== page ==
Buchwaldoboletus lignicola (Kallenb.) Pilát - Wood Bolete

Phylum: Basidiomycota - Class: Agaricomycetes - Order: Boletales - Family: Boletaceae

Buchwaldoboletus lignicola

Buchwaldoboletus lignicola, the Wood Bolete, stands out from the bolete crowd as something very special; unfortunately it is also quite rare, and so very few people get a chance to become familiar with this attractive woodland mushroom.

Buchwaldoboletus lignicola with Phaeolus schwenitzii

Above: Buchwaldoboletus lignicola growing hard against Dyer's Mazegill Phaeolus schweinitzii. It is unclear whether this is a parasitic relationship; it is possible the the wood broken down by Phaeolus schweinitzii simply produces a suitable habitat for the Wood Bolete.


Found occasionally in all parts of Britain and Ireland, this distinctive bolete occurs in many other northern and central mainland European countries and in North America.

Buchwaldoboletus lignicola underside view

Taxonomic history

Buchwaldoboletus lignicola was described in scientific literature by the German mycologist Franz Joseph Kallenbach (1893 - 1944) in 1928, at which time it was given the binomial scientific name Boletus lignicola. The currently-accepted scientific name Buchwaldoboletus lignicola dates from a 1969 publication by Czech mycologist Albert Pilát (1903 - 1974).

Synonyms of Buchwaldoboletus lignicola include Boletus lignicola Kallenb., Phlebopus lignicola (Kallenb.) J.W. Groves, and Pulveroboletus lignicola (Kallenb.) E.A. Dick & Snell.


The prefix Buchwaldo- literally means 'beech wood'; however, as this species feeds on dead conifer timber it seems hardly appropriate. The name is actually in honour of the Danish mycologist Niels Fabritius Buchwald (1898 - 1986), the extension -boletus coming from the Greek bolos, meaning 'lump of clay'. The specific epithet lignicolus means living on wood.

Identification guide

Cap surface, Buchwaldoboletus lignicola


Ranging from 5 to 11cm in diameter when fully expanded, the cap of Buchwaldoboletus lignicola is beige or light brown or slightly reddish brown, and the surface is dry and velvety. Young fruitbodies have inrolled margins and rounded and domed caps, but with age they become broadly convex and often develop irregularly scalloped and wavy margins.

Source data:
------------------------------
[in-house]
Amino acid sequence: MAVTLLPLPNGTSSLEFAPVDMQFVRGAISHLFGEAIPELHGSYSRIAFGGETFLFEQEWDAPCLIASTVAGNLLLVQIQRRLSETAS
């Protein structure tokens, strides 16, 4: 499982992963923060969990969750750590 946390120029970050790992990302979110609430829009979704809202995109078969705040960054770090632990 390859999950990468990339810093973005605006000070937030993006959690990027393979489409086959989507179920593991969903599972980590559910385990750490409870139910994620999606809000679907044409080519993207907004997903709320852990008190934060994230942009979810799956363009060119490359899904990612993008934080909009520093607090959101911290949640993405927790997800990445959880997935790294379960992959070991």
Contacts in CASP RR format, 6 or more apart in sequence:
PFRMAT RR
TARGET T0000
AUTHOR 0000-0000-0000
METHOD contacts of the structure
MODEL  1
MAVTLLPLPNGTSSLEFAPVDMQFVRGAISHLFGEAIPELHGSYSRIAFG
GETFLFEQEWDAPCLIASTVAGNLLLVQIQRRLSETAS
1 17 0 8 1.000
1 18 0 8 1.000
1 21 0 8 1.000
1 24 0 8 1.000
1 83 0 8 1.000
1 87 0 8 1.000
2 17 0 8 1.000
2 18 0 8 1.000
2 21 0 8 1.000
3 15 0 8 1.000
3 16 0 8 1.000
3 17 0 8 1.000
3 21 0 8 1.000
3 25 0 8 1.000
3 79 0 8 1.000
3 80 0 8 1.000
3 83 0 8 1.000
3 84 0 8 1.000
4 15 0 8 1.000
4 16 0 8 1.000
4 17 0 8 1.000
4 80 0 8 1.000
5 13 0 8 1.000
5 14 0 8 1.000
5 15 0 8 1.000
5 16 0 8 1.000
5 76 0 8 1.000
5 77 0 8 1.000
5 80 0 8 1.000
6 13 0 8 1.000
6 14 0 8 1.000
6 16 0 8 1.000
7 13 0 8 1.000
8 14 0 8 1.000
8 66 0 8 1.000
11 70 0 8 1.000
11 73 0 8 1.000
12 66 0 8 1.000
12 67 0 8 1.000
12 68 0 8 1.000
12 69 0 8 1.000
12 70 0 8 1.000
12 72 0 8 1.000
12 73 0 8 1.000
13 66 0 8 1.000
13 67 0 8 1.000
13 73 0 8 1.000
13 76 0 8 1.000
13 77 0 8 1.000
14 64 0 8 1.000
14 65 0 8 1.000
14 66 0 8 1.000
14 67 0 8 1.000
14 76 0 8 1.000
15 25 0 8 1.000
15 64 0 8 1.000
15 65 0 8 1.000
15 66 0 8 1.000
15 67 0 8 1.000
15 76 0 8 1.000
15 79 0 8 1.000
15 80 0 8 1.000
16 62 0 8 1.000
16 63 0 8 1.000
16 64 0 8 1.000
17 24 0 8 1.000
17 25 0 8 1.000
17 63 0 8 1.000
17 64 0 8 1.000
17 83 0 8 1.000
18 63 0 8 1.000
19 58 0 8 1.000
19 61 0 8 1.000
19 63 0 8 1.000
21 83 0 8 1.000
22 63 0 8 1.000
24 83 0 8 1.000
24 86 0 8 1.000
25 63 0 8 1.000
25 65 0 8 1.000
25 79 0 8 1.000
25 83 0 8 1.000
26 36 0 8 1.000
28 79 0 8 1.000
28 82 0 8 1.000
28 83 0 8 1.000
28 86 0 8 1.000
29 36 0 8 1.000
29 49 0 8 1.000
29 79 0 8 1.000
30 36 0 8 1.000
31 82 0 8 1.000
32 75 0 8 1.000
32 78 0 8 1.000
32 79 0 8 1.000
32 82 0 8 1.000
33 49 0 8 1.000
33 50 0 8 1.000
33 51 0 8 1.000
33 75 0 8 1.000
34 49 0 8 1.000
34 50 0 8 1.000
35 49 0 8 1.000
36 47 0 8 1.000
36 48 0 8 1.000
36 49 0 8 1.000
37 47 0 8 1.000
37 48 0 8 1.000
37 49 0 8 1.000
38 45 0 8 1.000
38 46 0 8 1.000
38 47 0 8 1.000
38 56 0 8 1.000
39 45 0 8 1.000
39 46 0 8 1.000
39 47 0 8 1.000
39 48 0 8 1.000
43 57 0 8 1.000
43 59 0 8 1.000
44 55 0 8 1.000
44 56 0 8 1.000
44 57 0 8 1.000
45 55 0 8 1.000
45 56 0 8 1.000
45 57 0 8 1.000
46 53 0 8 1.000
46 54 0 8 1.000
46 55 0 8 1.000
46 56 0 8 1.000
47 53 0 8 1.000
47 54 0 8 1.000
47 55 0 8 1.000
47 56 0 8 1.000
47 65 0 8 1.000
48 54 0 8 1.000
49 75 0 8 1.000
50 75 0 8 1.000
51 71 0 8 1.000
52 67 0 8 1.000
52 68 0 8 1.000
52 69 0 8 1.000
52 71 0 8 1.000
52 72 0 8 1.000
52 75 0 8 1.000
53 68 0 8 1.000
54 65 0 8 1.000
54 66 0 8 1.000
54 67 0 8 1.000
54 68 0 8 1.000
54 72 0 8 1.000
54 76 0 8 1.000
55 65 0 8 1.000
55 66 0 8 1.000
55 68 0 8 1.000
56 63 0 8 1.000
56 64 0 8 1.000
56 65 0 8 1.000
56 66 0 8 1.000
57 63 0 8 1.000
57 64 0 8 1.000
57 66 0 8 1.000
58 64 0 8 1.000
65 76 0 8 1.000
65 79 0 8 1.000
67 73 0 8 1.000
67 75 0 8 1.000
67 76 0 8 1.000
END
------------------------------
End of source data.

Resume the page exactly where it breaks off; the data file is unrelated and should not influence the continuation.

Pores of Buchwaldoboletus lignicola

Tubes and Pores

The tubes, which are decurrent to the stem, are 3 - 12 mm long; they terminate in elongated-rounded pores that are lemon yellow to bright sulphur yellow, not changing colour when cut or bruised.


Capm and stem flesh, Buchwaldoboletus lignicola


Ranging from 3 to 8cm tall and 0.6 to 2.5cm in diameter, the cylindrical or slightly spindle-shaped stipe of the Wood Bolete is usually yellowish near the apex and slightly darker towards the base.

When cut, the flesh may blue slightly or it may not change colour significantly.

Spores of Buchwaldoboletus lignicola


Subfusiform, 6.5-9 x 3-3.5µm.

Show larger image

Spore print



A faint odour of oranges; taste not distinctive.

Habitat & Ecological role

This attractive bolete is found on rotting conifer wood, often with the polypore Phaeolus schweinitzii, upon which it may be parasitic..


Midsummer to the end of autumn in Britain and Ireland.

Similar species

No lookalikes commonly occur in Britain and Ireland.

Culinary Notes

Buchwaldoboletus lignicola is not generally known as an edible mushroom, and in any case because of its rarity this mushroom should not be picked for the pot.

Reference Sources

Fascinated by Fungi, Pat O'Reilly 2016.

British Boletes, with keys to species, Geoffrey Kibby (self published) 3rd Edition 2012

Roy Watling & Hills, A.E. 2005. Boletes and their allies (revised and enlarged edition), – in: Henderson, D.M., Orton, P.D. & Watling, R. [eds]. British Fungus Flora. Agarics and boleti. Vol. 1. Royal Botanic Garden, Edinburgh.

BMS List of English Names for Fungi

Dictionary of the Fungi; Paul M. Kirk, Paul F. Cannon, David W. Minter and J. A. Stalpers; CABI, 2008

Taxonomic history and synonym information on these pages is drawn from many sources but in particular from the British Mycological Society's GB Checklist of Fungi and (for basidiomycetes) on Kew's Checklist of the British & Irish Basidiomycota.


This page includes pictures kindly contributed by Simon Harding and David Kelly.

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